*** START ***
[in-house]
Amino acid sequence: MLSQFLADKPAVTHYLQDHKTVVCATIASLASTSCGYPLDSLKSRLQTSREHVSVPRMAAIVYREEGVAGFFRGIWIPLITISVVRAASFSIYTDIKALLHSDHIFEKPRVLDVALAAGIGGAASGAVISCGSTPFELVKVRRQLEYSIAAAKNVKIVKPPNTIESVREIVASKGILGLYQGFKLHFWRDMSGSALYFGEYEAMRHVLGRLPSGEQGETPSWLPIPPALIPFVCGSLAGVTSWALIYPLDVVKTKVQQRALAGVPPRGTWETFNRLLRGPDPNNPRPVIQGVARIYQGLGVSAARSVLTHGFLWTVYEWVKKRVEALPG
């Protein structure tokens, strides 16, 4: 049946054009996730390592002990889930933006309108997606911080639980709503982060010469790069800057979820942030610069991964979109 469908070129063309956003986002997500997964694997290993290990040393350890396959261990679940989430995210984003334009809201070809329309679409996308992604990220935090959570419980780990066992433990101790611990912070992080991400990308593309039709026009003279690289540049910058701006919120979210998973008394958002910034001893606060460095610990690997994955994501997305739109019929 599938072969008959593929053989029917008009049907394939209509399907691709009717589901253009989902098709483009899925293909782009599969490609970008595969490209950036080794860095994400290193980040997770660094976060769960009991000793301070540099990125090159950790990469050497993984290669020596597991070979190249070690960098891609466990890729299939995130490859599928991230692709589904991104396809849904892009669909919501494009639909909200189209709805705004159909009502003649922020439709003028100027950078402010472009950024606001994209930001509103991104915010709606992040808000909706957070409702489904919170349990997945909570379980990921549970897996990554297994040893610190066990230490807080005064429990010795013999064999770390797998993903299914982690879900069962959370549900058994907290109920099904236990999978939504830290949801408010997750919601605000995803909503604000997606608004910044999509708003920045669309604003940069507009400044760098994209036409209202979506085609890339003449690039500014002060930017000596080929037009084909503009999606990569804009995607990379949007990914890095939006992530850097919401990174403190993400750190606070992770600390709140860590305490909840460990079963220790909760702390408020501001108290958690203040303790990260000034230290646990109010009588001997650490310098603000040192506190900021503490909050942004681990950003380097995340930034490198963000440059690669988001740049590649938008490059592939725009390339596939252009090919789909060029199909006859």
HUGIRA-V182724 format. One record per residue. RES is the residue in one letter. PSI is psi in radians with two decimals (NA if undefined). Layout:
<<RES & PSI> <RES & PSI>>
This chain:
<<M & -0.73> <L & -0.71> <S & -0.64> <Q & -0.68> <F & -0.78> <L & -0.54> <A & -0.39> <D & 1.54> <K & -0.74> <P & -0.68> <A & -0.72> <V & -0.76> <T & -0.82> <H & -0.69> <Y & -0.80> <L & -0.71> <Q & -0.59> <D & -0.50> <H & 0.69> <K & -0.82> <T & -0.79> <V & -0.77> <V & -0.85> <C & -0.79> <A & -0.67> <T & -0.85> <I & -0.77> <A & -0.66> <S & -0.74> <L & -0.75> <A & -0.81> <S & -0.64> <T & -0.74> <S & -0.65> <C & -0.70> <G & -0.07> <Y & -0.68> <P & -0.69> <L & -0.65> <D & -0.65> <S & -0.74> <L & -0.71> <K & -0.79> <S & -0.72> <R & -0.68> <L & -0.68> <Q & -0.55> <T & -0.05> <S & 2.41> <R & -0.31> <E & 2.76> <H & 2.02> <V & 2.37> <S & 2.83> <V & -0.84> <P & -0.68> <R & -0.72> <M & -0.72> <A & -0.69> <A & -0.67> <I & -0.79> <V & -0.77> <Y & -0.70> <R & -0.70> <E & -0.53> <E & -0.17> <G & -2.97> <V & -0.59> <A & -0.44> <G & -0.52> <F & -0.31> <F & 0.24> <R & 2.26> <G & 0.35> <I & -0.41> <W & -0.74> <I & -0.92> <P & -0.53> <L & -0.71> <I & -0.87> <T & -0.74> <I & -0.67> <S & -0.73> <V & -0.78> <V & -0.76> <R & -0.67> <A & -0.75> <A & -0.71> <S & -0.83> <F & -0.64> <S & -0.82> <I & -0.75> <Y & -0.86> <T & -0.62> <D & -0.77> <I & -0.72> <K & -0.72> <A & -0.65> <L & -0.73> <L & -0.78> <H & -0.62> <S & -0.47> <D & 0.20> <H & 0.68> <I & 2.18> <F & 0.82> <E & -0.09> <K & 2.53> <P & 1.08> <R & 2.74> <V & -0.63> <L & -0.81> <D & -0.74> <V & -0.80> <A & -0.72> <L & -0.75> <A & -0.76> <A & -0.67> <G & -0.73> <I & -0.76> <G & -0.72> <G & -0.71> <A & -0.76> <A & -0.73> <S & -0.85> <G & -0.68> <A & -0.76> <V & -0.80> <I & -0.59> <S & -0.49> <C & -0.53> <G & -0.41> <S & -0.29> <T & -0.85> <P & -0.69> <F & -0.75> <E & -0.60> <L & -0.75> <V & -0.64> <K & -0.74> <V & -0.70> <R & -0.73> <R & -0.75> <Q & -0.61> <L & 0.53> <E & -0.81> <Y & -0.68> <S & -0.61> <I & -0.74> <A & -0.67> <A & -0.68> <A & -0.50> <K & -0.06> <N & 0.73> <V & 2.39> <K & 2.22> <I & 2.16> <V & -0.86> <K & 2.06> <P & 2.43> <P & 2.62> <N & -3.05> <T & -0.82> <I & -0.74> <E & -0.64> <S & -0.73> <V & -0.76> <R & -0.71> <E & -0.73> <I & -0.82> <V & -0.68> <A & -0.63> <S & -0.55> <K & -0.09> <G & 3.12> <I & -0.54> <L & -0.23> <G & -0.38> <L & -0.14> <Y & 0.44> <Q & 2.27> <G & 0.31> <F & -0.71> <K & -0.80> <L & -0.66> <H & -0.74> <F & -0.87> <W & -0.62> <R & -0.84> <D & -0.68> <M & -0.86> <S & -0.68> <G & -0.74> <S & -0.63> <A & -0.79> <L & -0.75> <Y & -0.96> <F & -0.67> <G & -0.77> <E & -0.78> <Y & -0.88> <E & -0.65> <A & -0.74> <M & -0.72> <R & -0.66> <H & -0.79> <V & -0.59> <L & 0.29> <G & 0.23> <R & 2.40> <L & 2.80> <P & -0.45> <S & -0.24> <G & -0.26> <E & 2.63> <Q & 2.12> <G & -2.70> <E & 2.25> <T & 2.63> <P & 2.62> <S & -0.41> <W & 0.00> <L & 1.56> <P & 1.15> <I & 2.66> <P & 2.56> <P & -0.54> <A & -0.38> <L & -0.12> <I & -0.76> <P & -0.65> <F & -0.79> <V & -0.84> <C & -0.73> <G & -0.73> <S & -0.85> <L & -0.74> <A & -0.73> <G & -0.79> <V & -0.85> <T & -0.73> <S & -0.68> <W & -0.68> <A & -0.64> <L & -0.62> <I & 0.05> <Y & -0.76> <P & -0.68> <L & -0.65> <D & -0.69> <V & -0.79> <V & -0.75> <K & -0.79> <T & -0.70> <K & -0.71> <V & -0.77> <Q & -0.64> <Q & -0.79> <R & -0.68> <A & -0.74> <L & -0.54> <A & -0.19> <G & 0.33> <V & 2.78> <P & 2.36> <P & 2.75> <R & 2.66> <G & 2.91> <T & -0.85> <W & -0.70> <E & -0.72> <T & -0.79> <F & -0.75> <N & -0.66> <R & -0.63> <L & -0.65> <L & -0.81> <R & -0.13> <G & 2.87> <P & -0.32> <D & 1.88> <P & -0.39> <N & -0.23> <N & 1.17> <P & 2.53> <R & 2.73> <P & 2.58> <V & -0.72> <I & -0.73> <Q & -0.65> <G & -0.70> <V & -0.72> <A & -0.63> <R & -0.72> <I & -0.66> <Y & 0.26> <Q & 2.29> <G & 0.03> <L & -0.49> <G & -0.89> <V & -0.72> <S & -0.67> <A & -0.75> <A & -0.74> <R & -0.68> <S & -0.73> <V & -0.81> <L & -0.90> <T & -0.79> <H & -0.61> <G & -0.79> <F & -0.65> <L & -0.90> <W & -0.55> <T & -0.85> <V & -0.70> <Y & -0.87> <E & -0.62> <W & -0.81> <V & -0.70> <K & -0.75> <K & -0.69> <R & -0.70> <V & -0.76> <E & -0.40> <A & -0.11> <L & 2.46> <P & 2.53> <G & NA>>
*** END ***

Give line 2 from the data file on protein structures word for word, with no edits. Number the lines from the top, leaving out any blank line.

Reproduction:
Amino acid sequence: MLSQFLADKPAVTHYLQDHKTVVCATIASLASTSCGYPLDSLKSRLQTSREHVSVPRMAAIVYREEGVAGFFRGIWIPLITISVVRAASFSIYTDIKALLHSDHIFEKPRVLDVALAAGIGGAASGAVISCGSTPFELVKVRRQLEYSIAAAKNVKIVKPPNTIESVREIVASKGILGLYQGFKLHFWRDMSGSALYFGEYEAMRHVLGRLPSGEQGETPSWLPIPPALIPFVCGSLAGVTSWALIYPLDVVKTKVQQRALAGVPPRGTWETFNRLLRGPDPNNPRPVIQGVARIYQGLGVSAARSVLTHGFLWTVYEWVKKRVEALPG